I have. Mostly to Europe. I’ve traveled [to] a bunch of places in the United States. I’ve been to Italy a few times. I’ve been to France a couple of times. I’ve been to England and Russia and Brazil. I’ve been to Liechtenstein and the Vatican, and—I’m trying to think of other small places—Luxembourg and Poland and Hungary. So I’ve been to a bunch of different places.
What would you say is your favorite place to travel to?
Rome. … It’s an ancient city that all of Western civilization is really built on. You know, you walk around there, and you just see so many things that are part of Western [civilization] from way back, from more than 2,000 years ago.
You can go around and walk around and see stuff like this, and then you go to restaurants, and there’s fantastically good food. I’ve only been to Rome once, but I was there for over a week, and that [was] what we did every day. We went out and saw amazing things during the day, and we had delicious, huge and wonderful meals with red wine at night, and I could do that forever.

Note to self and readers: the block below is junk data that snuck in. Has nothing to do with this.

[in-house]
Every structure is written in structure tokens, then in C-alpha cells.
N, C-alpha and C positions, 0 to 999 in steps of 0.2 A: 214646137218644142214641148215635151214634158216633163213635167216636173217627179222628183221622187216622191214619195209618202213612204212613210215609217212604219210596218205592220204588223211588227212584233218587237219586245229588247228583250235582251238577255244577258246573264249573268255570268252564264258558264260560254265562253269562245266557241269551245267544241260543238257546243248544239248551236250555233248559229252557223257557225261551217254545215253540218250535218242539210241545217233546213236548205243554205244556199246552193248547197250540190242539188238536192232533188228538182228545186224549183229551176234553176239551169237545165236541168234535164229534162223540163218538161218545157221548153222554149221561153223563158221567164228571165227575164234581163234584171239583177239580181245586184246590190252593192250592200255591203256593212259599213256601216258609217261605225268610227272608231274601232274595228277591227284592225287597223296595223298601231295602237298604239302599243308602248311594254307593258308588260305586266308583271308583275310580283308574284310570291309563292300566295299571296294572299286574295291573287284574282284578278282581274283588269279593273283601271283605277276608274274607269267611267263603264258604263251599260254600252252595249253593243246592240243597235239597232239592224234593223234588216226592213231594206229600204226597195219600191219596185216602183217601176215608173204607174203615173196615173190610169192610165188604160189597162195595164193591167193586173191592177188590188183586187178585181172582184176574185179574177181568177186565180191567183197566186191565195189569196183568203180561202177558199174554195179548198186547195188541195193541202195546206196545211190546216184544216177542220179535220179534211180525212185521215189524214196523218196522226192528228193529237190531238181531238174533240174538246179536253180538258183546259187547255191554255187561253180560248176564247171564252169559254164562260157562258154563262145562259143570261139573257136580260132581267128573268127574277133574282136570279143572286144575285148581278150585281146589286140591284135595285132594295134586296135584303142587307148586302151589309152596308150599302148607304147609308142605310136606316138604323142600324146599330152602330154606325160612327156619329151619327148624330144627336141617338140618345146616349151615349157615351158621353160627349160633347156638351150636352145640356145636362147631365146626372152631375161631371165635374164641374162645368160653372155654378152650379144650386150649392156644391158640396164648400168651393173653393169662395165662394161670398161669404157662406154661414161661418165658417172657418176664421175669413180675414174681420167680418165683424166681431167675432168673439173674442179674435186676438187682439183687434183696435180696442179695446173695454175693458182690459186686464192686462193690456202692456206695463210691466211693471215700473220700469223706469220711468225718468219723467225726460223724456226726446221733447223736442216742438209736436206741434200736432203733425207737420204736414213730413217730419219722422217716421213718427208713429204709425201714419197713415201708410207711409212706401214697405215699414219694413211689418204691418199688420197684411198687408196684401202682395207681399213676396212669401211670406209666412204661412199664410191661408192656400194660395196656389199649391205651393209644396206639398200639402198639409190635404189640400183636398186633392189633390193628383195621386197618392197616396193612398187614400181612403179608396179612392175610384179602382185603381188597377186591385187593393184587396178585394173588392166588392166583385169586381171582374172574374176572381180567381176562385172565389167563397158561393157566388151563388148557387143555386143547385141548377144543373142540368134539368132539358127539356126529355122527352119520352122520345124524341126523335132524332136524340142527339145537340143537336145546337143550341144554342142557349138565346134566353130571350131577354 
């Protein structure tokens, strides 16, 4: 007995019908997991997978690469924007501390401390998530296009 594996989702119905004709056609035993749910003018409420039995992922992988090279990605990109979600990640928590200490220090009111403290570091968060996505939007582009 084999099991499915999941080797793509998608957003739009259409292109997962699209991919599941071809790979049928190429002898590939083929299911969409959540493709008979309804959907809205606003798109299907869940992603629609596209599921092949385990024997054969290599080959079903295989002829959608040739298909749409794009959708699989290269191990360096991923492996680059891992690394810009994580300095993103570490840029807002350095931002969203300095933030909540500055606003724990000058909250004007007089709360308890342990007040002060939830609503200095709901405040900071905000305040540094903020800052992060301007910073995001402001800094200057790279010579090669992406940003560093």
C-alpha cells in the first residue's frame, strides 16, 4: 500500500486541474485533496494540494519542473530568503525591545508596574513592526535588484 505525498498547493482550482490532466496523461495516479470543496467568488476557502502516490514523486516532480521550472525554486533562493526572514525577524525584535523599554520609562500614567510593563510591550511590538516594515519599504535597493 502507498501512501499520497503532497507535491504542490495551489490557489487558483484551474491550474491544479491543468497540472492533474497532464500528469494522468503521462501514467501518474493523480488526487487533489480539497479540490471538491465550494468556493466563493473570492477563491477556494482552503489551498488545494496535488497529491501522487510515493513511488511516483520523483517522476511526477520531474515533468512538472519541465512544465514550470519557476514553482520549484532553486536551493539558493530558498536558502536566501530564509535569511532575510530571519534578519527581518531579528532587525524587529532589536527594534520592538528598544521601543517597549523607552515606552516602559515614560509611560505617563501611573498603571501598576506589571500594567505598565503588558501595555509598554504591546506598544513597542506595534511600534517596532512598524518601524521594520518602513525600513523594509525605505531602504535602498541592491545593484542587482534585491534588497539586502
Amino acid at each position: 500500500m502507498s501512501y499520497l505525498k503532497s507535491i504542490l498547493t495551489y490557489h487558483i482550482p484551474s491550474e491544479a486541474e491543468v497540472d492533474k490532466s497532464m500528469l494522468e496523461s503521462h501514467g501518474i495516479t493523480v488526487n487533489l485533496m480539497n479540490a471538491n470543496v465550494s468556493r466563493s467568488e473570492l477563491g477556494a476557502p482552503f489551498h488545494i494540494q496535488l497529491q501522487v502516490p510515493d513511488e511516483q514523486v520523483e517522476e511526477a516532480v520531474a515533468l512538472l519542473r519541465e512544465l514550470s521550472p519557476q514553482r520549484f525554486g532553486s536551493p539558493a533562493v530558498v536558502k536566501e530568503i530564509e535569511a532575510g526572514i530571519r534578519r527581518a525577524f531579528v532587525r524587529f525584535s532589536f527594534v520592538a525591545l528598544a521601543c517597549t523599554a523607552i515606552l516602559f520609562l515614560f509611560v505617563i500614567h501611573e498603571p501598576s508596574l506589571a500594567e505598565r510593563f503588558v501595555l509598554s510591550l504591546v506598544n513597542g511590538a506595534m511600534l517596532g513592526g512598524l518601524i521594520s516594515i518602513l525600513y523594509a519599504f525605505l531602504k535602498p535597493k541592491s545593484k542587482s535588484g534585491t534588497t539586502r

Organization: Mason Cable Network
WHAT IS MASON CABLE NETWORK? WHAT TOPICS DO YOU GUYS COVER?
Angelique Arintok, General Manager: Mason Cable Network (MCN) is the student-operated television station on campus. We run our shows on campus channel 8.1, masoncablenetwork.com and youtube.com/masoncablenetwork. Our content is completely crafted by the students for the students. We have shows that range from sports [to] news to entertainment.
CAN YOU NAME AND DESCRIBE SOME OF YOUR SHOWS?